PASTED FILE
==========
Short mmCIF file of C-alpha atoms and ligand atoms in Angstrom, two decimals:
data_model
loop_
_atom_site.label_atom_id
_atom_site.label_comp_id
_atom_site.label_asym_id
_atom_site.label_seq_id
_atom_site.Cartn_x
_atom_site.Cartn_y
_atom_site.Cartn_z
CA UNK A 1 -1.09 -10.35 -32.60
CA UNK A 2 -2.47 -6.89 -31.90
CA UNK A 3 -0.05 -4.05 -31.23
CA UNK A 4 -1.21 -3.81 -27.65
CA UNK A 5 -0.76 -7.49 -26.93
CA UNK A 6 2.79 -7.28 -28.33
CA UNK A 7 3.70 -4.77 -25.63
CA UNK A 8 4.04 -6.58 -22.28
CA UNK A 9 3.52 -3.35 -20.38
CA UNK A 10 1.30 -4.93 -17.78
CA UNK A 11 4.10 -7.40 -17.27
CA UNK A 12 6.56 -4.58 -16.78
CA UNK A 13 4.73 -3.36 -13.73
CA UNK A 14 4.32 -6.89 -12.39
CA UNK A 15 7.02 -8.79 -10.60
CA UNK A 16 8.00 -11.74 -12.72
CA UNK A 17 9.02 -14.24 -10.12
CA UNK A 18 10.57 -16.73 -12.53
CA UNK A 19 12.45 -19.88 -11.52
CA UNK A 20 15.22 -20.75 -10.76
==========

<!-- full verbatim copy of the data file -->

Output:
Short mmCIF file of C-alpha atoms and ligand atoms in Angstrom, two decimals:
data_model
loop_
_atom_site.label_atom_id
_atom_site.label_comp_id
_atom_site.label_asym_id
_atom_site.label_seq_id
_atom_site.Cartn_x
_atom_site.Cartn_y
_atom_site.Cartn_z
CA UNK A 1 -1.09 -10.35 -32.60
CA UNK A 2 -2.47 -6.89 -31.90
CA UNK A 3 -0.05 -4.05 -31.23
CA UNK A 4 -1.21 -3.81 -27.65
CA UNK A 5 -0.76 -7.49 -26.93
CA UNK A 6 2.79 -7.28 -28.33
CA UNK A 7 3.70 -4.77 -25.63
CA UNK A 8 4.04 -6.58 -22.28
CA UNK A 9 3.52 -3.35 -20.38
CA UNK A 10 1.30 -4.93 -17.78
CA UNK A 11 4.10 -7.40 -17.27
CA UNK A 12 6.56 -4.58 -16.78
CA UNK A 13 4.73 -3.36 -13.73
CA UNK A 14 4.32 -6.89 -12.39
CA UNK A 15 7.02 -8.79 -10.60
CA UNK A 16 8.00 -11.74 -12.72
CA UNK A 17 9.02 -14.24 -10.12
CA UNK A 18 10.57 -16.73 -12.53
CA UNK A 19 12.45 -19.88 -11.52
CA UNK A 20 15.22 -20.75 -10.76